Nuxi CloudABI for NetBSD

NetBSD was the first operating system CloudABI was ported to after it had initially been developed on FreeBSD. Support for CloudABI on NetBSD is fairly complete, though it has not been integrated into upstream sources yet.

This document describes how NetBSD can be used to both develop and run CloudABI applications.

1. Installing a C and C++ compiler for CloudABI

CloudABI uses a toolchain based on LLVM, Clang and LLD for building C and C++ software. Though the version of Clang shipped with pkgsrc (3.8.0) is sufficient for compiling code for CloudABI, only the upcoming version of LLD (3.9.0) is mature enough to generate executables properly. Until this version has been released and packaged by pkgsrc, we advise that LLVM is built from trunk.

The following commands can be used to build LLVM, Clang and LLD from SVN and install them into /usr/local/llvm-trunk:

$ sudo pkg_add cmake subversion $ svn co llvm $ svn co llvm/tools/clang $ svn co llvm/tools/lld $ mkdir build $ cd build $ cmake -DCMAKE_BUILD_TYPE=Release \ -DCMAKE_INSTALL_PREFIX:PATH=/usr/local/llvm-trunk \ -DCMAKE_INSTALL_RPATH:PATH=/usr/local/llvm-trunk/lib ../llvm ... -- Configuring done -- Generating done -- Build files have been written to: /home/ed/llvm/build $ make -j6 $ sudo make install

After installing LLVM, we can create a number of symbolic links in /usr/local/bin that point to the utilities provided by LLVM, having the CloudABI cross compilation target prefixed to their name. LLVM automatically acts like a cross compiler for CloudABI when invoked through these symbolic links.

sudo mkdir -p /usr/local/bin for target in aarch64-unknown-cloudabi i686-unknown-cloudabi x86_64-unknown-cloudabi; do for tool in ar nm objdump ranlib size; do sudo ln -s ../llvm-trunk/bin/llvm-${tool} /usr/local/bin/${target}-${tool} done sudo ln -s ../llvm-trunk/bin/clang /usr/local/bin/${target}-cc sudo ln -s ../llvm-trunk/bin/clang /usr/local/bin/${target}-c++ sudo ln -s ../llvm-trunk/bin/lld /usr/local/bin/${target}-ld sudo ln -s ../../pkg/${target} /usr/local/llvm-trunk/${target} done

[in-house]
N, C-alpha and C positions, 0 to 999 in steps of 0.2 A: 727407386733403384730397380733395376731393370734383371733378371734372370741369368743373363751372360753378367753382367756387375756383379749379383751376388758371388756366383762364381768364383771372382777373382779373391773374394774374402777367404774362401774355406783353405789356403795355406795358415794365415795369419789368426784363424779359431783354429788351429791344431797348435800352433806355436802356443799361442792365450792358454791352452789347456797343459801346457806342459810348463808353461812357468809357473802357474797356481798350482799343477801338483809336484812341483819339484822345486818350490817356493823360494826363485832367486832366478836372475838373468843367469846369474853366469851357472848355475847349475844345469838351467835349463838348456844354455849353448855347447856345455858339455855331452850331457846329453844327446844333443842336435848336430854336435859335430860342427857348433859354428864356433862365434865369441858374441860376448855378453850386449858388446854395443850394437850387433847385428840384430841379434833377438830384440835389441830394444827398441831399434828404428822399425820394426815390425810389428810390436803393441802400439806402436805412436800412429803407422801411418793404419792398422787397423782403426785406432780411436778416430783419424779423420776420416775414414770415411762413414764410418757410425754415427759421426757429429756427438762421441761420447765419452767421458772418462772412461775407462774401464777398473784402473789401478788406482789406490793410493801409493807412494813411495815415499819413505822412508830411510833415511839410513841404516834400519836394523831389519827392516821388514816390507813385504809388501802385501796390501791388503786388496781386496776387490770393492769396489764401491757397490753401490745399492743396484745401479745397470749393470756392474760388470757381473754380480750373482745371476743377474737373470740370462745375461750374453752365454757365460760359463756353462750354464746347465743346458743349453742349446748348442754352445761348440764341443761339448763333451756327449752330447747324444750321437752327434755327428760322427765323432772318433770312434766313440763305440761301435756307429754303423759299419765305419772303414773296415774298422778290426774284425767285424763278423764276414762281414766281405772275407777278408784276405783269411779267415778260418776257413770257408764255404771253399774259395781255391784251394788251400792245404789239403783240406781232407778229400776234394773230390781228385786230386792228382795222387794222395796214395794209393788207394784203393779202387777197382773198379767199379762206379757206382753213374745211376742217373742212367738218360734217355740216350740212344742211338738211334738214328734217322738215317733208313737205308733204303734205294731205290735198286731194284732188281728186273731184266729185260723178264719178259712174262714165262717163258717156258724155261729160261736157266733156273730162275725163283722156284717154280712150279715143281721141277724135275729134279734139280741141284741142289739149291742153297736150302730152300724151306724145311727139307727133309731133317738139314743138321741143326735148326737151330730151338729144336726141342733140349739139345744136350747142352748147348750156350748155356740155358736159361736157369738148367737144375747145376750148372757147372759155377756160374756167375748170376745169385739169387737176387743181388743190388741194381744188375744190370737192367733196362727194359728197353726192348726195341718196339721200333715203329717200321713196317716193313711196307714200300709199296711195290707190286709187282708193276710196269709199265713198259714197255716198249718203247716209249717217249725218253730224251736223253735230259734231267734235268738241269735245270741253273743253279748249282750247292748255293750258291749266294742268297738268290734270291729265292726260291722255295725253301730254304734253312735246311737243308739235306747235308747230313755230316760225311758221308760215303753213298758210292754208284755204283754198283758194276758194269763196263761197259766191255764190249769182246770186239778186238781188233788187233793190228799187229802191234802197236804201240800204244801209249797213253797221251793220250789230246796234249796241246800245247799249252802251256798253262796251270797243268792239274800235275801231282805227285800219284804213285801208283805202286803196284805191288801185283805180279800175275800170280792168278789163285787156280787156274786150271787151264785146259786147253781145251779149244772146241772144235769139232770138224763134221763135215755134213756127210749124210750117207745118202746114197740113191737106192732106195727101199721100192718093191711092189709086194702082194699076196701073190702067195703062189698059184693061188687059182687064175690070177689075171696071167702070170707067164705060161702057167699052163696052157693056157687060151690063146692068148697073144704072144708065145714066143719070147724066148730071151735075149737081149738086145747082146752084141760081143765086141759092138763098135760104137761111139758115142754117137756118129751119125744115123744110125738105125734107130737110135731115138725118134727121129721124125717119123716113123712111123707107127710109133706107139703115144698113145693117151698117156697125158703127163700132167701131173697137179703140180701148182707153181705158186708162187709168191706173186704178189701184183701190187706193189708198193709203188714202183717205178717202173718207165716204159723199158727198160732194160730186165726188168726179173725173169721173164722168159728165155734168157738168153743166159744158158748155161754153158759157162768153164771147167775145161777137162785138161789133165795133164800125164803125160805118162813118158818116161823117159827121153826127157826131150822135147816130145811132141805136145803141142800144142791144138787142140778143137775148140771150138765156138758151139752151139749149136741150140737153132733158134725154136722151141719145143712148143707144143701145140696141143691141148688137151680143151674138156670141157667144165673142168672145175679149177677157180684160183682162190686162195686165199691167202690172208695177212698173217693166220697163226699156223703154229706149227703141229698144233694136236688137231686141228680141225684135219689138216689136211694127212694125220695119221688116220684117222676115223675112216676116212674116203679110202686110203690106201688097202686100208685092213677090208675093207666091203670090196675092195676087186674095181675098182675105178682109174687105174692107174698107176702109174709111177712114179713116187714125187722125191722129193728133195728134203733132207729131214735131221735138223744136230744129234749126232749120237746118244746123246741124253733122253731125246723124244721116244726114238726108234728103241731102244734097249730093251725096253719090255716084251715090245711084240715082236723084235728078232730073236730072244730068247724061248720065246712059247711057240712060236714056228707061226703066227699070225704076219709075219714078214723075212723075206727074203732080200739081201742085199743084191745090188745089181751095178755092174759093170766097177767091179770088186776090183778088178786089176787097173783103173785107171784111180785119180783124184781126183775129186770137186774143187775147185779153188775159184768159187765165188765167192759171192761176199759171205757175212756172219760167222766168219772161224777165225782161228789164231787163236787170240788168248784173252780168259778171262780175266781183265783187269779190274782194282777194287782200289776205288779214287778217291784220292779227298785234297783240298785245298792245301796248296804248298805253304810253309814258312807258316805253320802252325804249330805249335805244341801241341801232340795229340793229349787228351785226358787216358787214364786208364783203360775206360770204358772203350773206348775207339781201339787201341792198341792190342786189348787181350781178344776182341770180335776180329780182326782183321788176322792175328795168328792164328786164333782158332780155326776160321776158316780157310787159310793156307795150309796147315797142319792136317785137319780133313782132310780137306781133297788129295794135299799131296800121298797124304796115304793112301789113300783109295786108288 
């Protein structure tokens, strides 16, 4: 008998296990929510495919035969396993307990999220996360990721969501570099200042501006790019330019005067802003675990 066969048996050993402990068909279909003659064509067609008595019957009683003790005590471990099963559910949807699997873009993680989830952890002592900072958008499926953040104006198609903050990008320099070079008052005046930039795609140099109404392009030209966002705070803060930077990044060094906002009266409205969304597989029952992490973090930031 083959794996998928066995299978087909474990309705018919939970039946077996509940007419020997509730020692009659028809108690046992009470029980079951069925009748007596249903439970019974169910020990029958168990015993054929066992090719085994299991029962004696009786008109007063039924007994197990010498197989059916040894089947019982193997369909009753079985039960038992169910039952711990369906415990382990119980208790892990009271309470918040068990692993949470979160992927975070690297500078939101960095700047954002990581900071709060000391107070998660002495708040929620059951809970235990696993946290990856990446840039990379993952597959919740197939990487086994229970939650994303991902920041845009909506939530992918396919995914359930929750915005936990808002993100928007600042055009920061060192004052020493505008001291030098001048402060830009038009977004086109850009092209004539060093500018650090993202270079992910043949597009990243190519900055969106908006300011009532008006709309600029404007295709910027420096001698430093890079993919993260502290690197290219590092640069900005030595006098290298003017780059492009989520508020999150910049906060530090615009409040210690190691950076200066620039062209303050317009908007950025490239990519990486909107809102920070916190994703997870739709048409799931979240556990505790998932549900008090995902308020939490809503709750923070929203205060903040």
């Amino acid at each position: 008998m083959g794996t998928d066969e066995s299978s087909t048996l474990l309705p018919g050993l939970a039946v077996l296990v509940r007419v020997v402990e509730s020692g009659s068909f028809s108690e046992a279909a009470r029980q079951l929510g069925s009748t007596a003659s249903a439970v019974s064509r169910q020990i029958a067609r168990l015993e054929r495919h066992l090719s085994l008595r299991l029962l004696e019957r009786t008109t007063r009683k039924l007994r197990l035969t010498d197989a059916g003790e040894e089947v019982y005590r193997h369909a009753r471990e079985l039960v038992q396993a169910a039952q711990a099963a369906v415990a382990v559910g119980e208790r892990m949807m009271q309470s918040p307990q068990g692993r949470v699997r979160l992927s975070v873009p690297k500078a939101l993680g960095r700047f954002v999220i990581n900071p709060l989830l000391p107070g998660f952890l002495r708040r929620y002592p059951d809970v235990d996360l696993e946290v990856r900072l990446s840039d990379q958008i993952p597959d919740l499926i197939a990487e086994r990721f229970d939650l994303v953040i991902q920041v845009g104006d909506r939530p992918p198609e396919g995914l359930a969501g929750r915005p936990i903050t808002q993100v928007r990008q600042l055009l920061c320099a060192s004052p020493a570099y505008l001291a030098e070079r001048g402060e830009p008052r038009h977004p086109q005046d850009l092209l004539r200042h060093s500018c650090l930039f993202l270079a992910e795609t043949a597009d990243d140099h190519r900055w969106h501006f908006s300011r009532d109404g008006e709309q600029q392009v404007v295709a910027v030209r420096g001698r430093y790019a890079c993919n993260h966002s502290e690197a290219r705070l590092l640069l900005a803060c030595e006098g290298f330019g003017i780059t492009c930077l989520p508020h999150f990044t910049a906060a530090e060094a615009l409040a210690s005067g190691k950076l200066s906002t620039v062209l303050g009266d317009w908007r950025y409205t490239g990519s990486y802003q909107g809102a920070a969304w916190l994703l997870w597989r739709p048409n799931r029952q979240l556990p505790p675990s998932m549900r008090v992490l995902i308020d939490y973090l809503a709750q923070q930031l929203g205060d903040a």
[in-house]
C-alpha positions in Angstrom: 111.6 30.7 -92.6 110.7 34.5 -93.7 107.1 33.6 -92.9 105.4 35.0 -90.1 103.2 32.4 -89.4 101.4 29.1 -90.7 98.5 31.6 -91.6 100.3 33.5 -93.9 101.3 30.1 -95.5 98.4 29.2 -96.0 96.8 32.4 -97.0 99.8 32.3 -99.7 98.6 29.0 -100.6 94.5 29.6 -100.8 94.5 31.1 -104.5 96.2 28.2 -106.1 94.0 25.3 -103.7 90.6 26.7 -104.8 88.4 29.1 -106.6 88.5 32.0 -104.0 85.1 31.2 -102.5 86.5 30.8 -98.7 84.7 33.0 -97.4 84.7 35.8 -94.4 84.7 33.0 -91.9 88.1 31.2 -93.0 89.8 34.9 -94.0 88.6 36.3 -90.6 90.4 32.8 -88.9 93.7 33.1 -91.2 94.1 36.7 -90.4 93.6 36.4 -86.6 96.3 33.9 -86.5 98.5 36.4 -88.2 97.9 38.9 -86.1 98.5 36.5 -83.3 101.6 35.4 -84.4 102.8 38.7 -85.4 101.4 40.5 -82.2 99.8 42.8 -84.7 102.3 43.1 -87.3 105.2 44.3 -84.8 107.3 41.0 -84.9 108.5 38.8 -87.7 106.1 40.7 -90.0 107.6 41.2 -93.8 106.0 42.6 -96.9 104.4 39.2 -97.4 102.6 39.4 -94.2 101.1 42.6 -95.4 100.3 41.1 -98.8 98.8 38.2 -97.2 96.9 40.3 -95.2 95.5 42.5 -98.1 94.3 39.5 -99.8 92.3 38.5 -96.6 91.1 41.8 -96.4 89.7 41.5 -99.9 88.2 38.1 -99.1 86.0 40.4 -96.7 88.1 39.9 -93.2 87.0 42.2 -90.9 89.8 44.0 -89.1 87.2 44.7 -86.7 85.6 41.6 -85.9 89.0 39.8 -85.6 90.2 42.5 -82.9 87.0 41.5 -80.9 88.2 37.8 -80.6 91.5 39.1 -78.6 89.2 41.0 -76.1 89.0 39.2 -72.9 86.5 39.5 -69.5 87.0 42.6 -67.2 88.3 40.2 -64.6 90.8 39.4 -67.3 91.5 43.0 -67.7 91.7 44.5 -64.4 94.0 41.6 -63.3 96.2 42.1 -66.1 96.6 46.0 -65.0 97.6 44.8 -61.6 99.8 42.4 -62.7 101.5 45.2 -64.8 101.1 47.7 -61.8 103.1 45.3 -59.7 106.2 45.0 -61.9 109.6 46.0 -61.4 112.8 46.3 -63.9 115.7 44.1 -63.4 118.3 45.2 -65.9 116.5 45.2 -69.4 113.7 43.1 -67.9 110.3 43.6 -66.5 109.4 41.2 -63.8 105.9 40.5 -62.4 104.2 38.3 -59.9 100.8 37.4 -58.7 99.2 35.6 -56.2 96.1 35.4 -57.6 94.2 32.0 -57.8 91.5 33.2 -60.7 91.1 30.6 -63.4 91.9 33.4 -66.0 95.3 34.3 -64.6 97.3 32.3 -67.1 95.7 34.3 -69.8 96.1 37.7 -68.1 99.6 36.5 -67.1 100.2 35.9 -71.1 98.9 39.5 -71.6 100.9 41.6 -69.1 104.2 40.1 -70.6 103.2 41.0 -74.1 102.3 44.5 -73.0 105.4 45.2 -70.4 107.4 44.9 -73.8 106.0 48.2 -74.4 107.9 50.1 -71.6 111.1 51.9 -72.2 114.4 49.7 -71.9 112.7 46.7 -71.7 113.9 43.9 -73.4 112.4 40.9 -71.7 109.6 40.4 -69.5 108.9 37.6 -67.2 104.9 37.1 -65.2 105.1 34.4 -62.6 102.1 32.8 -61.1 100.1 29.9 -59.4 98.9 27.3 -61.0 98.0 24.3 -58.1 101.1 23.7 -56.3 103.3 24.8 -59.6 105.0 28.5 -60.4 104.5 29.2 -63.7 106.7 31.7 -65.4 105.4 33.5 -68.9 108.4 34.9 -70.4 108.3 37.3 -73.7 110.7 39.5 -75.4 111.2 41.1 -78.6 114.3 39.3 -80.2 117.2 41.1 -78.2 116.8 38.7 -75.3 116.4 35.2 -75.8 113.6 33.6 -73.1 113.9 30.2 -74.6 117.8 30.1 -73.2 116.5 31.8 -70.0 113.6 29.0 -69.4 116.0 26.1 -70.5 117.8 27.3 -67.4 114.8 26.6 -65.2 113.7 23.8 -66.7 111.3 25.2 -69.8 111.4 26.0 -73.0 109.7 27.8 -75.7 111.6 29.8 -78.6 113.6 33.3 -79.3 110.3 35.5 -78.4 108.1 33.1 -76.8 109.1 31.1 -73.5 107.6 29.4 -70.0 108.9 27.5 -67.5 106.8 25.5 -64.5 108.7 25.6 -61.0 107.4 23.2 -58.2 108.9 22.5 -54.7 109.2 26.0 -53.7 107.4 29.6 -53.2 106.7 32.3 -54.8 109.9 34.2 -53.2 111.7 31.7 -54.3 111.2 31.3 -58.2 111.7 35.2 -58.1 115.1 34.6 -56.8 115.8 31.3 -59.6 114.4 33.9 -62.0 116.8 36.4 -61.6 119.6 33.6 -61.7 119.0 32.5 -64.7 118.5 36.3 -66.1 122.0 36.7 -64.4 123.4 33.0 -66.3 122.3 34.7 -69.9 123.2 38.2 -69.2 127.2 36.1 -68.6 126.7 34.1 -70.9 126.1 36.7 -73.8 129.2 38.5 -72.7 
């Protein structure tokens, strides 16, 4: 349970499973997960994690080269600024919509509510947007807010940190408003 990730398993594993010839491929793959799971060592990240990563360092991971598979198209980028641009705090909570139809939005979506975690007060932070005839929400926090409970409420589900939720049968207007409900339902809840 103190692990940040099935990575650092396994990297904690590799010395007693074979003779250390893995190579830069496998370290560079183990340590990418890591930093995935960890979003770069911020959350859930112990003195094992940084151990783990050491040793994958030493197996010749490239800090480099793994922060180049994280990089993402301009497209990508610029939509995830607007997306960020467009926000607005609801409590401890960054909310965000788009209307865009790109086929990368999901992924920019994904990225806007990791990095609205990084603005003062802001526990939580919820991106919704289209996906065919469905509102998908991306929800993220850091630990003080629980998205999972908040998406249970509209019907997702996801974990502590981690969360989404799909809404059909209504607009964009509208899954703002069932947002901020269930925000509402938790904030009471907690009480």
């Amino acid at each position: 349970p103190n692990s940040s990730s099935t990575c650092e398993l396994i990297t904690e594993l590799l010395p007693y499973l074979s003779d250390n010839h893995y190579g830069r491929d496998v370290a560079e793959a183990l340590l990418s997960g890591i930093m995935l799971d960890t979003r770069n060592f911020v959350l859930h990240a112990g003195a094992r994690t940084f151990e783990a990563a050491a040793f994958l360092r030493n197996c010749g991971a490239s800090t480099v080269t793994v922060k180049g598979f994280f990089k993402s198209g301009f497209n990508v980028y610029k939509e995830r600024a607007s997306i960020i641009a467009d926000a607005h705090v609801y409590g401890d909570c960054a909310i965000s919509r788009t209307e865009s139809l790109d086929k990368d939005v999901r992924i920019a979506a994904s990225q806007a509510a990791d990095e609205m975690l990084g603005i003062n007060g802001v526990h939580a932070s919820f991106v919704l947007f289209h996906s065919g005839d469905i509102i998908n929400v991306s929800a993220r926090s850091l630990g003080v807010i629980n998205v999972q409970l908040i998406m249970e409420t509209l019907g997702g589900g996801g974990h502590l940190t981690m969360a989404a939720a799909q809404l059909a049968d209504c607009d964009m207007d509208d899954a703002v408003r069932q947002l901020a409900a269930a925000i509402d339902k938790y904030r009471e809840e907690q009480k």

The commands above set up the Clang C and C++ compiler for every architecture supported by CloudABI, thus making it very easy to cross compile software for other hardware:

$ ls /usr/local/bin/*-unknown-cloudabi-{cc,c++} /usr/local/bin/aarch64-unknown-cloudabi-c++ /usr/local/bin/aarch64-unknown-cloudabi-cc /usr/local/bin/i686-unknown-cloudabi-c++ /usr/local/bin/i686-unknown-cloudabi-cc /usr/local/bin/x86_64-unknown-cloudabi-c++ /usr/local/bin/x86_64-unknown-cloudabi-cc

2. Accessing the CloudABI Ports Collection

The CloudABI Ports Collection provides copies of precompiled libraries that you can use to build complex CloudABI applications. Software that is part of the CloudABI Ports Collection is automatically packaged for a variety of systems, including NetBSD's pkg_add.

As pkg_add can fetch packages by URL directly, there is no need to change any system configuration files to access the CloudABI Ports Collection. The NetBSD packages can be browsed online at

It typically makes sense to at least install the standard C++ runtime environment package, so that it is possible to compile C and C++ applications that depend on just core C, C++ and POSIX interfaces:

$ sudo pkg_add\* $ pkg_info | grep ^x86_64-unknown-cloudabi- x86_64-unknown-cloudabi-cloudabi-0.6nb1 cloudabi for x86_64-unknown-cloudabi x86_64-unknown-cloudabi-compiler-rt-3.8.0nb3 compiler-rt for x86_64-unknown-cloudabi x86_64-unknown-cloudabi-cloudlibc-0.30nb1 cloudlibc for x86_64-unknown-cloudabi x86_64-unknown-cloudabi-libcxx-3.8.0nb5 libcxx for x86_64-unknown-cloudabi x86_64-unknown-cloudabi-libcxxabi-3.8.0nb5 libcxxabi for x86_64-unknown-cloudabi x86_64-unknown-cloudabi-libunwind-3.8.0nb4 libunwind for x86_64-unknown-cloudabi x86_64-unknown-cloudabi-cxx-runtime-1.0nb2 cxx-runtime for x86_64-unknown-cloudabi

3. Executing CloudABI applications

A patchset for the NetBSD kernel to add support for running CloudABI applications can be found on GitHub. It is sufficient to rebuild and install the kernel with the COMPAT_CLOUDABI64 configuration option enabled. Once booted, it should be possible to run CloudABI applications from the command line directly:

$ cat hello.c #include <stdio.h> int main(void) { dprintf(1, "Hello, world\n"); } $ x86_64-unknown-cloudabi-cc -o hello hello.c $ ./hello Hello, world

The cloudabi-run utility is not yet supported on NetBSD.